Kimihiro Koike was born in 1943 in Gunma, Japan. He has been producing photographic artworks for many years. The concept for his artworks is a combination of Japanese traditional art and 21st century techniques. He uses typical Japanese scenes and then expresses them by editing using modern technology.

Miho Murakami is an oil painting artist born in 1946, in Kobe City, Hyogo, who has been studying the basics from age 10. After graduating from art school, she chose to develop her own unique style, rather than join an established painting school. After experiencing the Great Hanshin Earthquake in 1995, the symbol of the “Heart” became her theme. The recurring concept in her artworks depict apples which expresses life. She paints them with a feeling of elevation, with fire and power using vivid reds and complimentary greens to enhance the effect.

Tomoya Takeshita born in Osaka, Japan in June 1982, learned photography on his own, after holding a group art exhibition in Osaka in 2000 as an amateur, then moved to Tokyo to start his professional career in 2005.He has created many photographs and video works together with a number of artists in Japan and overseas including a world renowned trumpeter, Terumasa Hino. Tomoya is enthusiastic in creating theme-based art works with various artists such as a leading Flamenco dancer, Mayumi Kagita (Arte y Solera), and Miho Tsurutani, the first Japanese to became a member of the English National Ballet.

Angeline Payne Canadian West Coast Contemporary artist’s educational art studies at the Toronto School of Art, University of Alberta, Lakehead University, Cariboo College and advanced private studies has taken her art academics through the realms of multi-medias, abstract, cubism and beautiful representational still life, landscapes, and seascapes. She states that “ Color and energy are my gurus – a constant challenge in my personal oasis…”

Bruno Levy Truffert was born in 1962 in Paris. He graduated from ESRA – Ecole Supérieure de Réalisation Audiovisuelle- (Audiovisual Production College) and from INALCO – National Institute of Languages, in Oriental Languages and Civilizations, the contemporary Khmer and Siamese Department. He has settled in Siem Reap, where he produces Angkorian works of art illustrating the past and the future simultaneously – Perspectives of monumental reconstructions – Angkorian Mandalas. He also teaches Khmer to expatriates and moderates conferences on Angkorian history, culture and art.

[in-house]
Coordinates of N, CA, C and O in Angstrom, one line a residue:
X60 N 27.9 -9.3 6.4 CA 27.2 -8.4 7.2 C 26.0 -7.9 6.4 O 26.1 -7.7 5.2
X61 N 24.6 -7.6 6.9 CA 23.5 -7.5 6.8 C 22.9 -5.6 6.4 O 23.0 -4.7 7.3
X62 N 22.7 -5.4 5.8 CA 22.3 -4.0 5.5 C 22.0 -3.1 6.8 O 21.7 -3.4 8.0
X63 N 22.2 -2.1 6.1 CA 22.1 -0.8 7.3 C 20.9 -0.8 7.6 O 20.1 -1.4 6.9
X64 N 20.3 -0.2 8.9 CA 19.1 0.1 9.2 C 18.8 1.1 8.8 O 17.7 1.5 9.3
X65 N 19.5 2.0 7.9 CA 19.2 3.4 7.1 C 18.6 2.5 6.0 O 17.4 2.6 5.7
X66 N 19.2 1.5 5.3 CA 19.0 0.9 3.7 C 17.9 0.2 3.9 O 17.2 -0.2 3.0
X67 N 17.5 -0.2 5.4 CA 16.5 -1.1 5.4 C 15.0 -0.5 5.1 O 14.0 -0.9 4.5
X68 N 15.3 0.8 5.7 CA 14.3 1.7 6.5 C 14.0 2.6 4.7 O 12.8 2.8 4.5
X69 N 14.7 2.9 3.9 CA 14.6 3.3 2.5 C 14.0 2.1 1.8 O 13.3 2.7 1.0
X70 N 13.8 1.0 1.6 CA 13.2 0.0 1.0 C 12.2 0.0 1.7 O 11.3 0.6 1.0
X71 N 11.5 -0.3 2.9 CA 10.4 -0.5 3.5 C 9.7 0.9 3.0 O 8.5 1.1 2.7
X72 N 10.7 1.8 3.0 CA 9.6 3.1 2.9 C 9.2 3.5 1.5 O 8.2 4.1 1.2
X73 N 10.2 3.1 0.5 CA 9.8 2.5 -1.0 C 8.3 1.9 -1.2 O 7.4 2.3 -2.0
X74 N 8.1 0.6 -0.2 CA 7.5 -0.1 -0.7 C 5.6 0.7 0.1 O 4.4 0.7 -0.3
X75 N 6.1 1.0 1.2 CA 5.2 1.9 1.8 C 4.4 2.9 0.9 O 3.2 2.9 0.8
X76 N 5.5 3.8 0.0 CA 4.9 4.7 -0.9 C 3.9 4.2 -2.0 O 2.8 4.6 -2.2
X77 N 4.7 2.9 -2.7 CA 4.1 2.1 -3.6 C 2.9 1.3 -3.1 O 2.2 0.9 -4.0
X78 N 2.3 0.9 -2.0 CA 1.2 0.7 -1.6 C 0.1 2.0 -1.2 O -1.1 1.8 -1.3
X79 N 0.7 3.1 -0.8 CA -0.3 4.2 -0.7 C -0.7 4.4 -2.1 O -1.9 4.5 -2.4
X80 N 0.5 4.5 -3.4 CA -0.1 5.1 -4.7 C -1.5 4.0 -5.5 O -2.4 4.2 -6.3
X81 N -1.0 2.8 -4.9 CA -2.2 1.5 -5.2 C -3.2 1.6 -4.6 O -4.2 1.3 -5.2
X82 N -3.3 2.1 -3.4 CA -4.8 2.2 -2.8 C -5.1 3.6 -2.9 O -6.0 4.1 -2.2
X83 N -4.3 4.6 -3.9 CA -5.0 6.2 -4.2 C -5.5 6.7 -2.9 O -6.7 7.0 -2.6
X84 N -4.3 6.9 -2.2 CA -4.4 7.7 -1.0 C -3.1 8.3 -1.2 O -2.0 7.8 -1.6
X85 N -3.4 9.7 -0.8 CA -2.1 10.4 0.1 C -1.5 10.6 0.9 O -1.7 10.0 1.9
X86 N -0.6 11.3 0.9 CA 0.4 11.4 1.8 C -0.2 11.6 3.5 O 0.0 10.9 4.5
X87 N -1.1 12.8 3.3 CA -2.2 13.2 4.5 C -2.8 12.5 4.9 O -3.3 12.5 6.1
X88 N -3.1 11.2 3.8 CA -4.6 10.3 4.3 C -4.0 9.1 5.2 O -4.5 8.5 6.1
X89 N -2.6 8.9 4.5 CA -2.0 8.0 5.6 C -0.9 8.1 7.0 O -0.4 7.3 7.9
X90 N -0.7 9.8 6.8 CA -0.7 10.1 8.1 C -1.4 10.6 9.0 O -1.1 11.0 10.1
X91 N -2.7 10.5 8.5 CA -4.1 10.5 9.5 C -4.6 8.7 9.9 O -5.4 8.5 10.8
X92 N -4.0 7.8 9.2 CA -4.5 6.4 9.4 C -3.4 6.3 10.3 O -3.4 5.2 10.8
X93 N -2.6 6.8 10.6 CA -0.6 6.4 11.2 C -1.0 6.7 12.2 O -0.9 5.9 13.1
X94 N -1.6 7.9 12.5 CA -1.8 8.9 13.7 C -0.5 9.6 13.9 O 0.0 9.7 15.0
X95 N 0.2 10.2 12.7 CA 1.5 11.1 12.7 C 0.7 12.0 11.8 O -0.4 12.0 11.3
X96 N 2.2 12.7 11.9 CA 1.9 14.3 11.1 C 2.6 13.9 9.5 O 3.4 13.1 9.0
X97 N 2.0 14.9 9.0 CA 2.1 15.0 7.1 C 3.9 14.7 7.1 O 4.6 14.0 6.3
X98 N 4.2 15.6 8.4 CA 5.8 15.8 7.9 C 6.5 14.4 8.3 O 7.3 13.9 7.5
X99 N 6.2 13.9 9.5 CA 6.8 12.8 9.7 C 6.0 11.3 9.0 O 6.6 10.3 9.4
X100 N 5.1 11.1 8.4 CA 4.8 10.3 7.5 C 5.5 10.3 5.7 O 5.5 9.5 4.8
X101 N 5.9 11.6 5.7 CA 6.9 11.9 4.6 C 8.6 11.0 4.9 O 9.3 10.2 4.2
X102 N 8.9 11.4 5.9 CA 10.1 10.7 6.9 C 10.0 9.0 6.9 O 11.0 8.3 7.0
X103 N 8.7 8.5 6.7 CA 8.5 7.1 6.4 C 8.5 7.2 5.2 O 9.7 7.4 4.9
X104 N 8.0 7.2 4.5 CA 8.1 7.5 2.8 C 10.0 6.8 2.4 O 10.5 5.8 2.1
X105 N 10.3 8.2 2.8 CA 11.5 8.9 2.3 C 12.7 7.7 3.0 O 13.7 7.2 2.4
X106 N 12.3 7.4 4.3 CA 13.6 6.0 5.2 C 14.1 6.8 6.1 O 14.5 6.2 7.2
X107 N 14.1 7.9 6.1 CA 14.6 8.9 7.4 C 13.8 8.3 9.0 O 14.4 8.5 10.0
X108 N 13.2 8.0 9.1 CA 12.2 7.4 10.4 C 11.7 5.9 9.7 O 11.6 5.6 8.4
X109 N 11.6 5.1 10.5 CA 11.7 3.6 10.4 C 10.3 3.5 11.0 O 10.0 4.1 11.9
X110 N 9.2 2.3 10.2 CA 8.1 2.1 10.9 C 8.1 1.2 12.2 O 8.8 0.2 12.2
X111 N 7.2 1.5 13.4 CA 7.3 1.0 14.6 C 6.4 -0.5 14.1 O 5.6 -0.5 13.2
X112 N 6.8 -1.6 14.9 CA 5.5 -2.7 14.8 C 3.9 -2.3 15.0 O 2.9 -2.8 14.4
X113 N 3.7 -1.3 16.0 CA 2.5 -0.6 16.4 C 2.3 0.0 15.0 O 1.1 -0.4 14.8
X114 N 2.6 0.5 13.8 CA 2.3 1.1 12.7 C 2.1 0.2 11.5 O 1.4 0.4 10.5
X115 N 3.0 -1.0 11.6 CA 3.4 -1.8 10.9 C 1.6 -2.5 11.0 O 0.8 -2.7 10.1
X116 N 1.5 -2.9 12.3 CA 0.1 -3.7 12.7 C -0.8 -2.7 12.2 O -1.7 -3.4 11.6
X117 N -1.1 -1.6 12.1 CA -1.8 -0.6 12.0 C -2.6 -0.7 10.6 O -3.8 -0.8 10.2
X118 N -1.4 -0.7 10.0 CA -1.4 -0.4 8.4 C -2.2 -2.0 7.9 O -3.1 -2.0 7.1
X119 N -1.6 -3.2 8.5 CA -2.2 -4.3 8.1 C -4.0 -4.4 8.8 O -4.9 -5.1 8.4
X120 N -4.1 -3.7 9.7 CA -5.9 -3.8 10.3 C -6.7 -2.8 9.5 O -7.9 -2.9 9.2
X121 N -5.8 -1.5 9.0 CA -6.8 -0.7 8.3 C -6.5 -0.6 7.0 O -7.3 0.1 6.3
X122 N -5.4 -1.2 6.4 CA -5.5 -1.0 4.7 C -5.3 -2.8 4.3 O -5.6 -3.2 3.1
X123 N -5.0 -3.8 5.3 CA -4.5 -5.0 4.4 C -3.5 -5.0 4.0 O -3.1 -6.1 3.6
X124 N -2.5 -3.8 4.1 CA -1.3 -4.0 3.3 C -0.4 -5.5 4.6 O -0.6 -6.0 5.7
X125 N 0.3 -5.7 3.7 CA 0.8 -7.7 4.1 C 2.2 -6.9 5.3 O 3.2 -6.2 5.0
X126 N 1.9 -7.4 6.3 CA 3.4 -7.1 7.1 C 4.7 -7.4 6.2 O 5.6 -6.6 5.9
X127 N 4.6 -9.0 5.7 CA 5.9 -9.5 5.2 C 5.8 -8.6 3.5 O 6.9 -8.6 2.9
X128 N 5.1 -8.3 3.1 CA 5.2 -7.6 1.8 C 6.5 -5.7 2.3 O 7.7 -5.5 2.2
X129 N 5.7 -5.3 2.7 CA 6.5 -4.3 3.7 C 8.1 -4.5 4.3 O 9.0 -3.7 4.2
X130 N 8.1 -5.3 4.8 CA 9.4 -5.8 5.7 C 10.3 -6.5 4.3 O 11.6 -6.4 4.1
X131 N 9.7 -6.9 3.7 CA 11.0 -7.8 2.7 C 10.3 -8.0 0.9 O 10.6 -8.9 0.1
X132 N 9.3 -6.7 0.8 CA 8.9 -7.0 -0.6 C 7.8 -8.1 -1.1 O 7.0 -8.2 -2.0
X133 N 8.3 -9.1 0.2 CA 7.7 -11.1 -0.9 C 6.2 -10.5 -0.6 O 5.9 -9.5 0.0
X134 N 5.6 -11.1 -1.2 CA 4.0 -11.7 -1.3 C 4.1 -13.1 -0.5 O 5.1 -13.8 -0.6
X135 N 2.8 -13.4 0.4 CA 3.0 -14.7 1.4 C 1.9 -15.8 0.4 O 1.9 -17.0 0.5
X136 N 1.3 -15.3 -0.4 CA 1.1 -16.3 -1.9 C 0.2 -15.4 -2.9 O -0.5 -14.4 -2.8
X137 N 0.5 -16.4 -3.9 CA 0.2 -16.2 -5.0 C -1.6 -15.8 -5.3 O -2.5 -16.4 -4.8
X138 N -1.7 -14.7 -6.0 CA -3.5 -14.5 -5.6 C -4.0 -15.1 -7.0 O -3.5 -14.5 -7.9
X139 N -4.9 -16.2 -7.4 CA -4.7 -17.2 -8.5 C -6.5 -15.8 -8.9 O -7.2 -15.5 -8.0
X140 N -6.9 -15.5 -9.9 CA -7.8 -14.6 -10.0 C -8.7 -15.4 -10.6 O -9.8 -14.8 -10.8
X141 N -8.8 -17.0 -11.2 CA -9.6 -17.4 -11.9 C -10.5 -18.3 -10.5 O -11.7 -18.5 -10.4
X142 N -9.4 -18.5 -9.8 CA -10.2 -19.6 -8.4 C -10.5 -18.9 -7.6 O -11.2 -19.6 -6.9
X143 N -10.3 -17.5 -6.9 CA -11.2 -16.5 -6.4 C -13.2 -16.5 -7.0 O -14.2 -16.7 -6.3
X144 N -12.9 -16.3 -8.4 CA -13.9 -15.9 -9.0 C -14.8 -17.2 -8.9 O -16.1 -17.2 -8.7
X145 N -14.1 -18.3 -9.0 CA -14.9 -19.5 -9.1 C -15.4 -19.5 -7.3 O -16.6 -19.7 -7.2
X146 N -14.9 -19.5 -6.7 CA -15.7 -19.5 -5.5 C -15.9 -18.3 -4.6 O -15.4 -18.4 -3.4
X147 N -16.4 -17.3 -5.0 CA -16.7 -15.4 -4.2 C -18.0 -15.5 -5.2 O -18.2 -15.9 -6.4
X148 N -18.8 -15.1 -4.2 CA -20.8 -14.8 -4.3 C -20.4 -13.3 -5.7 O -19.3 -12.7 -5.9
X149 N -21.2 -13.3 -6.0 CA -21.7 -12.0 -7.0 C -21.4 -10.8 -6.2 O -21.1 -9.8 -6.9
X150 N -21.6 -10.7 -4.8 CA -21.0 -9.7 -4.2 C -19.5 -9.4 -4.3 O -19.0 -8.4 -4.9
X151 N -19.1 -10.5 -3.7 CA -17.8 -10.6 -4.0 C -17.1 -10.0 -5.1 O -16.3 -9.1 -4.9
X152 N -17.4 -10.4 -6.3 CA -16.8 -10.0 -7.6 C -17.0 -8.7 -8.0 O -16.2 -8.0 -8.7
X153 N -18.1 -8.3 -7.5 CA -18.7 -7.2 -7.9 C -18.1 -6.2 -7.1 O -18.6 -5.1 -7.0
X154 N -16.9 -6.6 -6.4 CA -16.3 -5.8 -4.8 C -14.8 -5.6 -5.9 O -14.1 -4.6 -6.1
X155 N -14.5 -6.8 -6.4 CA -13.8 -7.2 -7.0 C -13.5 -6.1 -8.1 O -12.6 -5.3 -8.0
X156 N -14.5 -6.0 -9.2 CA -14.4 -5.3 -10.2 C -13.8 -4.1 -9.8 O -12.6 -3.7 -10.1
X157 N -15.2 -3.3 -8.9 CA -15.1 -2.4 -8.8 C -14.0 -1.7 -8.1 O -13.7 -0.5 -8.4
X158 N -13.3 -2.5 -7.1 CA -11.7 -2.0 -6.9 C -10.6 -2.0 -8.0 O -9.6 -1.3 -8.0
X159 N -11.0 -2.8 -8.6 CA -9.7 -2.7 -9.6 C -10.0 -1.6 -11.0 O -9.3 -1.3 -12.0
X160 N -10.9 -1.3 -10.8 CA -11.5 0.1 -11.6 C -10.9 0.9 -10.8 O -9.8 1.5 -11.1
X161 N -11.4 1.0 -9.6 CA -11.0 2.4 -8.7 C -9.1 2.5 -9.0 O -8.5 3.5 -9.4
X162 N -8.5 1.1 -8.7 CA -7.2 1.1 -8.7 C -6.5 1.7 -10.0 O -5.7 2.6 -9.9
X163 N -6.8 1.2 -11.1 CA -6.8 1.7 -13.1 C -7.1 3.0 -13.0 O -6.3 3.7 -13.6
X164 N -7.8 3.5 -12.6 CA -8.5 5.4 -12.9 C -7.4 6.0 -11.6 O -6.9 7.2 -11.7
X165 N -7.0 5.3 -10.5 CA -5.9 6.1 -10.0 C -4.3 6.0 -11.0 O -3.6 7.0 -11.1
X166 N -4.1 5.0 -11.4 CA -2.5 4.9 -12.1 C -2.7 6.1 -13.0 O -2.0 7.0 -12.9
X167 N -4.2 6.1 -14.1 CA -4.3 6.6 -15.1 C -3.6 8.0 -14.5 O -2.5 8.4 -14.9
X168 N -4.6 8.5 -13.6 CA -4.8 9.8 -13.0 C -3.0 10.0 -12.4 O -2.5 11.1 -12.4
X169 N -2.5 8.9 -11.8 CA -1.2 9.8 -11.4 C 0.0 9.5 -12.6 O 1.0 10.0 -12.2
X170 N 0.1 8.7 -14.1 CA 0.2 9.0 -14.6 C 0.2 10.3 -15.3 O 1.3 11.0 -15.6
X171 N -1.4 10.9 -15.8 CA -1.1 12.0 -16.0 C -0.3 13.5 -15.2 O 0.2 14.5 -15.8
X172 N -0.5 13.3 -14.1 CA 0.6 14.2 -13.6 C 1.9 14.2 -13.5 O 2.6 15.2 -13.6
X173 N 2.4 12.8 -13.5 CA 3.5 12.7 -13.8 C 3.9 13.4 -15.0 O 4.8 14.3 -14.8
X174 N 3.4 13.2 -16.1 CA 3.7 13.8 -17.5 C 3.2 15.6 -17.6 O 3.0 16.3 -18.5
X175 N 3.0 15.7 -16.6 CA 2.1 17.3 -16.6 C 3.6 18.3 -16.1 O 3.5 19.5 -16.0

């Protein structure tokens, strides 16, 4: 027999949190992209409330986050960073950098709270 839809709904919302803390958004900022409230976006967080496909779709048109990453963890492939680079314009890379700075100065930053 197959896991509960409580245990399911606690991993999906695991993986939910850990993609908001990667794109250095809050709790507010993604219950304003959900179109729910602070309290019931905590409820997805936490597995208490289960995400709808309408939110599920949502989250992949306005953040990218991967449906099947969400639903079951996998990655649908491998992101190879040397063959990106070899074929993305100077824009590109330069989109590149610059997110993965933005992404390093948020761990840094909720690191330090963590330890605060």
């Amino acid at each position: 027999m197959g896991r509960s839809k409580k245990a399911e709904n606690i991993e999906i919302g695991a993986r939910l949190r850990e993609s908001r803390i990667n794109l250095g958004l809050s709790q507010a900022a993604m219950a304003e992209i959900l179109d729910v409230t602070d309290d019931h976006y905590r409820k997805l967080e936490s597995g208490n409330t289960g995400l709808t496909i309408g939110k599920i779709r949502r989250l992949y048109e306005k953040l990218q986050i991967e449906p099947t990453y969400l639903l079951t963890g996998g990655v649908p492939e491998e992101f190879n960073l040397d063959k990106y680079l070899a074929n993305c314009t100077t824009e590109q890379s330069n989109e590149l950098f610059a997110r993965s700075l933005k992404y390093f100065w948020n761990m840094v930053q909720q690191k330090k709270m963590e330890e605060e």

Sheetal Shaw is an American (Indian born) visual artist and designer working in clay, fiber, wood, metal and acrylics creating sculptures, modern objects, paintings interweaving personal narrative and cultural memory. Sheetal grew up in New Delhi and immigrated to the US in 1999. She has a BA from University of New Delhi and a BFA from Arizona State University.

Tatiana Rivero Sanz was born in Barcelona in 1969. She works as a multimedia artist in photography, painting, poems, sculptures, performance art, and short films. “I build a universe in my studio (through paint and sculptures) for my photo sessions. I create an experience for the model, sometimes I model too. The recording of those sessions becomes a short film. I tell stories both with words and with images.